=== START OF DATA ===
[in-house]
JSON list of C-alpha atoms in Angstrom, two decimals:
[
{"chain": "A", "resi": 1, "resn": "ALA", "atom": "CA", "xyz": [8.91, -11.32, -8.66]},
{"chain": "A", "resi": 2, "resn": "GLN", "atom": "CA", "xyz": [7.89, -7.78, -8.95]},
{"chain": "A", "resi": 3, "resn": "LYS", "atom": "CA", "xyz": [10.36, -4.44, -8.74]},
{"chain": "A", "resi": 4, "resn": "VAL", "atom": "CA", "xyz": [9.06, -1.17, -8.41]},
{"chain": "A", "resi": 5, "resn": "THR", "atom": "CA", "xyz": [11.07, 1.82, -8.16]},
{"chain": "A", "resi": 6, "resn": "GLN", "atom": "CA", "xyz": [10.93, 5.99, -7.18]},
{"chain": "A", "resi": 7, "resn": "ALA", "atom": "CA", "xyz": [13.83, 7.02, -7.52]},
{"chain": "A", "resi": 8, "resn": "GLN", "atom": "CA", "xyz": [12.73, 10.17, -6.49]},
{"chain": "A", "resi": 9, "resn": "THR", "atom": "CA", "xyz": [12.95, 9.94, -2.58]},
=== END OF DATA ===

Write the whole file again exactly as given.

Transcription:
[in-house]
JSON list of C-alpha atoms in Angstrom, two decimals:
[
{"chain": "A", "resi": 1, "resn": "ALA", "atom": "CA", "xyz": [8.91, -11.32, -8.66]},
{"chain": "A", "resi": 2, "resn": "GLN", "atom": "CA", "xyz": [7.89, -7.78, -8.95]},
{"chain": "A", "resi": 3, "resn": "LYS", "atom": "CA", "xyz": [10.36, -4.44, -8.74]},
{"chain": "A", "resi": 4, "resn": "VAL", "atom": "CA", "xyz": [9.06, -1.17, -8.41]},
{"chain": "A", "resi": 5, "resn": "THR", "atom": "CA", "xyz": [11.07, 1.82, -8.16]},
{"chain": "A", "resi": 6, "resn": "GLN", "atom": "CA", "xyz": [10.93, 5.99, -7.18]},
{"chain": "A", "resi": 7, "resn": "ALA", "atom": "CA", "xyz": [13.83, 7.02, -7.52]},
{"chain": "A", "resi": 8, "resn": "GLN", "atom": "CA", "xyz": [12.73, 10.17, -6.49]},
{"chain": "A", "resi": 9, "resn": "THR", "atom": "CA", "xyz": [12.95, 9.94, -2.58]},